Under the Microscope: The Chilima conundrum, but has the hour come?

Like most Malawians, I had been waiting for Vice President Saulos Chilima to tell the nation whether he is ready to bid for the presidency come 2019 elections and I am glad to hear that he will.

Chilima : For presidency in 2019

Having set that matter aside, my attention and I believe that of most Malawians, is to see whether his proposal for moving this country forward is viable. 

From what he says, he seems to imply that the challenges facing this country cannot be solved by changing or maintaining ruling political parties because the problems are actually perpetrated by political parties, themselves!

According to him, a movement of the people, like the Transformation Movement that he ascribes to, is the only way to save Malawi. 

My understanding is that the proposed Movement is supposed to offer a new leadership mechanism that will undo vices that inherent in the traditional political structures. 

I am not very familiar with the movement but it is no secret that political parties in Malawi are built and exist surviving under total capture of founders and funders.

Specifically, nepotism continues to thrive in these parties as the founders’ funders’ try to sustain their grip on the structures mostly for purposes of protecting themselves from consequences of corruption and abuse of power committed during their reign. 

This, in turn only leads to more and more corruption by the anointed replacements who, in turn, go on to protect themselves through more nepotism and so the cycle continues. 

In the final analysis, the only that grows out of this –  exponentially for that matter – is corruption. Granted, political parties cannot exist without someone founding and/or funding them, but its very nature, democracy demands openness, transparency and all other attendant virtues.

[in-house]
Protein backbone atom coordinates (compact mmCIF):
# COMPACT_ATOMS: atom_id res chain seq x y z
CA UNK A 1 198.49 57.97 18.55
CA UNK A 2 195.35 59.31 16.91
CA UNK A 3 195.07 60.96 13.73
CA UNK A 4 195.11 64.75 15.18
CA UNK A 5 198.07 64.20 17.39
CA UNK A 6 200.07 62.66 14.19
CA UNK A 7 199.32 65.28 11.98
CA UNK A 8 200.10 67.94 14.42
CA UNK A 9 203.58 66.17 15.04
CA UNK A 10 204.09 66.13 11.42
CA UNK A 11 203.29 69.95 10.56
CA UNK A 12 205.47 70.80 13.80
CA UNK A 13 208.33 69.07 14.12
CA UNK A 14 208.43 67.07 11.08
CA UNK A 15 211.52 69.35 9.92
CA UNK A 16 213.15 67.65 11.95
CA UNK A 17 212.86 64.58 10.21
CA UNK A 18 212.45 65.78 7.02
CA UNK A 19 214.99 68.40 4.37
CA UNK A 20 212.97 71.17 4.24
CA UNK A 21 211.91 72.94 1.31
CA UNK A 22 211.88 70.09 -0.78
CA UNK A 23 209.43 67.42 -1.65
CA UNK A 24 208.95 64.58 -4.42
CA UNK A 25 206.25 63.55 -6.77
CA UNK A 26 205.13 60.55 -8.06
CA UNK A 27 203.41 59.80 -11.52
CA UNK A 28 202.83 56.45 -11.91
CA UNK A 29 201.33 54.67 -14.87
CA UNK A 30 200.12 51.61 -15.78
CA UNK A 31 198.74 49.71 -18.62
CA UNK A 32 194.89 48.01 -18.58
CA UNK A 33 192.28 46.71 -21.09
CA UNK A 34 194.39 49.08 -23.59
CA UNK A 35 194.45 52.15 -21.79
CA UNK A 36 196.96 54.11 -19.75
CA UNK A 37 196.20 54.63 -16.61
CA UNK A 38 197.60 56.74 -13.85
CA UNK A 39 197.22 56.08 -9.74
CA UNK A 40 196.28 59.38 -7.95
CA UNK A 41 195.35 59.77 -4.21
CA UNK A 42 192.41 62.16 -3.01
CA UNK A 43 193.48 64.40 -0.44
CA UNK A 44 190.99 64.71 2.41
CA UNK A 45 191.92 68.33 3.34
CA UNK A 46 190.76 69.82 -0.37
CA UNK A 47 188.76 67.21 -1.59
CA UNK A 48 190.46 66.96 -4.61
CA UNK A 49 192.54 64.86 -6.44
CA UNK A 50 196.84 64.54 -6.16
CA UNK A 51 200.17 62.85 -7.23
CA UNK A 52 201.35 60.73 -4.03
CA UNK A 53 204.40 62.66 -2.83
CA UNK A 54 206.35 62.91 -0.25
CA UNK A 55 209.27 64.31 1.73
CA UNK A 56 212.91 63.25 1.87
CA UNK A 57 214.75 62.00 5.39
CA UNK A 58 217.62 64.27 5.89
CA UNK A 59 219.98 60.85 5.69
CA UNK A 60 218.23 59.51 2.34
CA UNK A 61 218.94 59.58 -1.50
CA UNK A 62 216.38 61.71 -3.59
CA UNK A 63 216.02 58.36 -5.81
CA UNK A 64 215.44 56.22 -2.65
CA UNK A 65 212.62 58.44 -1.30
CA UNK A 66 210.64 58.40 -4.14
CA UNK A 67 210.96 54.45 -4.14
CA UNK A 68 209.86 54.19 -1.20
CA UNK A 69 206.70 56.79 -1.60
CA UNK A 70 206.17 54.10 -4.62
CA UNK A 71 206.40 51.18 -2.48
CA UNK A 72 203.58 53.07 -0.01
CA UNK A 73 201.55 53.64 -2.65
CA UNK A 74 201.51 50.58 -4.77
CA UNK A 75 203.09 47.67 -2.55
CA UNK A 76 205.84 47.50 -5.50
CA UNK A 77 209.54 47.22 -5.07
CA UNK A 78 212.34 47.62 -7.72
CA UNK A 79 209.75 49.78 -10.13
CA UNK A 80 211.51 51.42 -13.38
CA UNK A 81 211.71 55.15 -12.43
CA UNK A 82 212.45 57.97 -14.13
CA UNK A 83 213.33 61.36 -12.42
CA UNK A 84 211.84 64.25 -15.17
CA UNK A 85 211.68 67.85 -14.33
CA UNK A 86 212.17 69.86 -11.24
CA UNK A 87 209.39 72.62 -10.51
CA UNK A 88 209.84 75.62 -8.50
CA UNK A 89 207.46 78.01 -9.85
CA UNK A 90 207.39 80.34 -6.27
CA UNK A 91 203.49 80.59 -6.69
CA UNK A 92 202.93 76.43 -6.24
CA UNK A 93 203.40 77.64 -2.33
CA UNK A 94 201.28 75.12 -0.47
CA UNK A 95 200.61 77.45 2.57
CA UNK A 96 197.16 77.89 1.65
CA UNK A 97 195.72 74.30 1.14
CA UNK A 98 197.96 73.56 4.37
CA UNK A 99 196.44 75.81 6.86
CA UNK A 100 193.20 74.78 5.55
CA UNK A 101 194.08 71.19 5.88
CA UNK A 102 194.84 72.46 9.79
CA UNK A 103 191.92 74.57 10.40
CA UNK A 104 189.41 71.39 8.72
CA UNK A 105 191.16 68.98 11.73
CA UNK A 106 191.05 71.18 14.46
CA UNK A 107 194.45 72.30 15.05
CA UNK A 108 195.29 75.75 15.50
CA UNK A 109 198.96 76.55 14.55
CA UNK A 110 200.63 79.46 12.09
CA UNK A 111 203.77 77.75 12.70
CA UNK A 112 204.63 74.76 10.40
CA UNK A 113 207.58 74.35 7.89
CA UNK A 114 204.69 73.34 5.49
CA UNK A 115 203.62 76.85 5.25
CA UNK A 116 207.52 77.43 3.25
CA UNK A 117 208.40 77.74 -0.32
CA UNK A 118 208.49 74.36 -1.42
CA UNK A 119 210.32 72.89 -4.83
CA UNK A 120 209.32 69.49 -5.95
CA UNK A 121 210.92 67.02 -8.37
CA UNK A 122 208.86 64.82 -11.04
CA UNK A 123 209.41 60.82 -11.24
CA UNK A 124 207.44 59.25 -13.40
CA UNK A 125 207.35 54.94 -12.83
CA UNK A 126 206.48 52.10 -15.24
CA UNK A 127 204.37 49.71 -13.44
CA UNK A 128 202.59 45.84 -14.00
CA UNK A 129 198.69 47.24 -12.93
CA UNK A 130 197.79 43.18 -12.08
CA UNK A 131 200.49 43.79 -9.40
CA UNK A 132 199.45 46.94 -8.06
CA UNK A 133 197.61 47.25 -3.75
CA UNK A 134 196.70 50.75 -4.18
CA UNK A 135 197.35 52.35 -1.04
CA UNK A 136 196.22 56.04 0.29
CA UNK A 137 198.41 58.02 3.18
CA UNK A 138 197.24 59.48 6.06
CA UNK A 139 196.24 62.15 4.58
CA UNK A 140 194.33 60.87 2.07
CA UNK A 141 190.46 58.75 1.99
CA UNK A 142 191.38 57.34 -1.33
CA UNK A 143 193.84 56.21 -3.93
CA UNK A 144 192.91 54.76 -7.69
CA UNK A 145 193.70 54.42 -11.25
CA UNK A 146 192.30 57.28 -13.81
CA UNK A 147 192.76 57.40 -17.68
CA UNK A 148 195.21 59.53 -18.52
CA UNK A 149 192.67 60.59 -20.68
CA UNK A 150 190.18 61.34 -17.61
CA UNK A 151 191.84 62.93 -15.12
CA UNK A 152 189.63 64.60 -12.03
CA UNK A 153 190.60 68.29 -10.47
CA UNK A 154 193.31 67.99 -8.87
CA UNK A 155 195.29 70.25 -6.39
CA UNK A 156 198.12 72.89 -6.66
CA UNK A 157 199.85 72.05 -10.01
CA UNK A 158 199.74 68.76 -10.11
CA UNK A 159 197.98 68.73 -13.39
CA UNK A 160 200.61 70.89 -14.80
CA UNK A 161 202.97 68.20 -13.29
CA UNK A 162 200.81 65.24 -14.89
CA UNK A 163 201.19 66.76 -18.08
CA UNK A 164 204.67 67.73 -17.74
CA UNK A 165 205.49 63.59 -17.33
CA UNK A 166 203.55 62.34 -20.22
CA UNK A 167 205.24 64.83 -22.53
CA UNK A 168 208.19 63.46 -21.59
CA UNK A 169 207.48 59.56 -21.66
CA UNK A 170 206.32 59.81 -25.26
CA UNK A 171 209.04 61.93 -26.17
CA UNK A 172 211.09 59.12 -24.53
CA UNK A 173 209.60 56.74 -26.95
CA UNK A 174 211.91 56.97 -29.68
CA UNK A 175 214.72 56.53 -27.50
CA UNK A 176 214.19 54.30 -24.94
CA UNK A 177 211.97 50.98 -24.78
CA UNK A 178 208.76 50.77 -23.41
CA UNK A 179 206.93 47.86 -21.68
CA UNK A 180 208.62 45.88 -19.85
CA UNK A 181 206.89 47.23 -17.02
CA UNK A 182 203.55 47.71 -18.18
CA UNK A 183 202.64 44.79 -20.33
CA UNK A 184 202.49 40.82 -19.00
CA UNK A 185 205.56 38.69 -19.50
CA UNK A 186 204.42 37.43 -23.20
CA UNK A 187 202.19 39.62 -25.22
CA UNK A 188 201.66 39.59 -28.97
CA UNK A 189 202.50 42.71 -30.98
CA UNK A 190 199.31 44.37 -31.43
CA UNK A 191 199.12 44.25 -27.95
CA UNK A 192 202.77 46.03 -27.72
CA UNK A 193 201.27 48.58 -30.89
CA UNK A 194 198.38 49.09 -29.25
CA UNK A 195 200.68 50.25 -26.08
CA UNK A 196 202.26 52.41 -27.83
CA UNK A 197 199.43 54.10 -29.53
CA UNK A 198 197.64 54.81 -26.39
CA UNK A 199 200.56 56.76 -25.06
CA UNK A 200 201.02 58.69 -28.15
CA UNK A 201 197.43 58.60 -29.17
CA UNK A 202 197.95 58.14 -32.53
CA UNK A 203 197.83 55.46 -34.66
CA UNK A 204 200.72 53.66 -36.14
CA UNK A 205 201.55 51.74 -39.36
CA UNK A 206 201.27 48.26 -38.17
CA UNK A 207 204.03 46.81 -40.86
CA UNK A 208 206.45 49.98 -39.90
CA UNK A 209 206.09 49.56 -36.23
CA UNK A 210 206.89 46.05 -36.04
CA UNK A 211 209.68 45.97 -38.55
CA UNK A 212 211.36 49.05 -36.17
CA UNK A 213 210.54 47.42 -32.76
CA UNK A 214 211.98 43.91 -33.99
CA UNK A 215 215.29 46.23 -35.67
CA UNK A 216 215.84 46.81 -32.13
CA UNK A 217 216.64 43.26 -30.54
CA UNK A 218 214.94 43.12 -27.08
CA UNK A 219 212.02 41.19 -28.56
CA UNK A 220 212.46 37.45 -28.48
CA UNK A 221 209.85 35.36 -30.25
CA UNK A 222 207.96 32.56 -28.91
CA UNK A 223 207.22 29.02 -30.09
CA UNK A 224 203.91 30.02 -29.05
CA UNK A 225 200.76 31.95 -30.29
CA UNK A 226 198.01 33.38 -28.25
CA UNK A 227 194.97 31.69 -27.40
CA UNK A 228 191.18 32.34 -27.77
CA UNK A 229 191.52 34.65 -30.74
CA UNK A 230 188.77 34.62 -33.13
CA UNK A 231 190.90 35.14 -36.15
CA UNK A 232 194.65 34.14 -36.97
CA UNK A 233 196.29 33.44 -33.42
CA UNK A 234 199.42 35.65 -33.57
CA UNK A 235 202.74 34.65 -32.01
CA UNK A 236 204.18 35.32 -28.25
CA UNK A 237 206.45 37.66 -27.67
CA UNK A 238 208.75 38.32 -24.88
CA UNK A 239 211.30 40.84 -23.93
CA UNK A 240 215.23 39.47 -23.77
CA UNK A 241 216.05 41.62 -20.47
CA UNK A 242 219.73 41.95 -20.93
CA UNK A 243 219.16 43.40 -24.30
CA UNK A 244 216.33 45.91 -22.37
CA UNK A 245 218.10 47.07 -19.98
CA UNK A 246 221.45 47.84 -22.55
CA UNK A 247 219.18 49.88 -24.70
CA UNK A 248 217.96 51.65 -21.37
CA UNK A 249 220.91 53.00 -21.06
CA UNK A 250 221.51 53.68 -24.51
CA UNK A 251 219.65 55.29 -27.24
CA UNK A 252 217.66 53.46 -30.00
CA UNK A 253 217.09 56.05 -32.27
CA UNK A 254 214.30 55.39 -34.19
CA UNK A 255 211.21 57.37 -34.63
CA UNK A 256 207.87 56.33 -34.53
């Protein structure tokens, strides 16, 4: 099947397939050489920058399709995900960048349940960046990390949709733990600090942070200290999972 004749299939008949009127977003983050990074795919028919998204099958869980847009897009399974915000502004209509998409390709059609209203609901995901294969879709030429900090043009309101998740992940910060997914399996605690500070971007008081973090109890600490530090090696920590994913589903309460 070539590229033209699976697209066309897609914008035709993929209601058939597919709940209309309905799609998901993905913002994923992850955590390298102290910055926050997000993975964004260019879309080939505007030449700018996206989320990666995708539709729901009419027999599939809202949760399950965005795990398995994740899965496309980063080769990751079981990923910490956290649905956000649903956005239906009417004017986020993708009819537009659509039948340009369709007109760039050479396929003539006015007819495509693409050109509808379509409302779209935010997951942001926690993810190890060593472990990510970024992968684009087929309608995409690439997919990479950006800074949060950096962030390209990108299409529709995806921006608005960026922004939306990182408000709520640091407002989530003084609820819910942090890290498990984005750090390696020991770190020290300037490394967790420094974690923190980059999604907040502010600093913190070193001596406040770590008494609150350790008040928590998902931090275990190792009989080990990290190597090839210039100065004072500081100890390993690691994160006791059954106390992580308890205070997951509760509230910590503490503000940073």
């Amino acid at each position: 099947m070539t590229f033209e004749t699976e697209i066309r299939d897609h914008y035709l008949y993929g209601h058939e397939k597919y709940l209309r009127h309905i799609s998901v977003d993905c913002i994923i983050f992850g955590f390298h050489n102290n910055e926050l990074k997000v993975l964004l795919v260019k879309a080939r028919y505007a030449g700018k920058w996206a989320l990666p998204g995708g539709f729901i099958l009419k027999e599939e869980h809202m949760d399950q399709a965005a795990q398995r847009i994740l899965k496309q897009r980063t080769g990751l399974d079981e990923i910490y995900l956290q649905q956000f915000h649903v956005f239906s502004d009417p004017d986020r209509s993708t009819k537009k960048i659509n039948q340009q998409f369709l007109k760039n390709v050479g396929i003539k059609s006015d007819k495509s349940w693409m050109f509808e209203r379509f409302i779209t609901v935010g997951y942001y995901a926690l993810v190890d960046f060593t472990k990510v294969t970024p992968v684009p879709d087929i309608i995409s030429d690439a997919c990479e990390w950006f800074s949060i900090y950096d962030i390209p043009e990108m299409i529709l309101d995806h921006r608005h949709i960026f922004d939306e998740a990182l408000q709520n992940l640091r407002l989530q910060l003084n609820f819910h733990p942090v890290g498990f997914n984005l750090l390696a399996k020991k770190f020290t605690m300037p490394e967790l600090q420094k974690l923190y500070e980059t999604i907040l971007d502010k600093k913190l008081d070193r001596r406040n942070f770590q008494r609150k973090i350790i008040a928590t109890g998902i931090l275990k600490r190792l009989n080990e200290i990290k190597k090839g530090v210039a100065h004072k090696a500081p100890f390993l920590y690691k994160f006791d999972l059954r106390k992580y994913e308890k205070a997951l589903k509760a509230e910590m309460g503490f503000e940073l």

While founders are naturally disclosed by default, political parties ought to exercise total openness on funding. This was a deliberate design of democratic mechanics appearing as an intelligible foresight and I will tell you why:

The secret space between political parties and their private funders is one of the areas most vulnerable to the corruptive influence of money. Ordinary Malawians have no access to information regarding the private individuals, corporations and foreign governments (if any) that fund and influence our political parties. 

What we do know is that such funding shapes our politics and the decisions political parties make on behalf of the people. Secrecy breeds corruption and the secrecy surrounding sources of private funding of political parties is no exception. 

When these parties get voted into power, the will of the nation represented by voters gets outweighed by the bank balances of the secret financiers whose interests normally come into conflict with our own. 

A ruling political party gets into power on the back of its supporters and it needs to keep rewarding its rank and file with continuous tokens of appreciation for the rest of its term if it is to remain in power. 

But because a political party is a NINJAS (No Income No Jobs or Assets), the only way to support rank and file is by taking from the state kitty through fraudulent means, popular amongst them being false invoicing and demanding big payouts in exchange for government contractors such as supplying food packs to the Malawi Police. 

While the DPP has taken this to another level. The very nature of politics of patronage, where a party has to take care of the people that voted it into power, will affect each and every political party that will come into power – be it MCP, PP, Aford. It is the nature of the beast – you reward the people who put you into power.

So if that is the nature of things, what hope is there for Malawi? Well, I have one answer for you: 1993. Yes, 1993. Cliché as it may sound, 1993 taught us that even Malawians who are considered to be peaceful (which is polite for docile) do get fed up and when they do, they cannot be stopped.

In short, 1993 showed us that when Malawians are fed up, they have a tendency for losing their fear of pangas and pistols and will take their power back and get things done on their own terms.

As things stand, today, any well-meaning Malawian will tell that they are fed up not with just with DPP but with the way government and government come in with promises only to use the trust they are given at the polls to enrich themselves. And as years go by, ruling parties have grown bolder in their effrontery, boasting about being untouchables, showing off their ill-gotten wealth and spitting in the face of voters.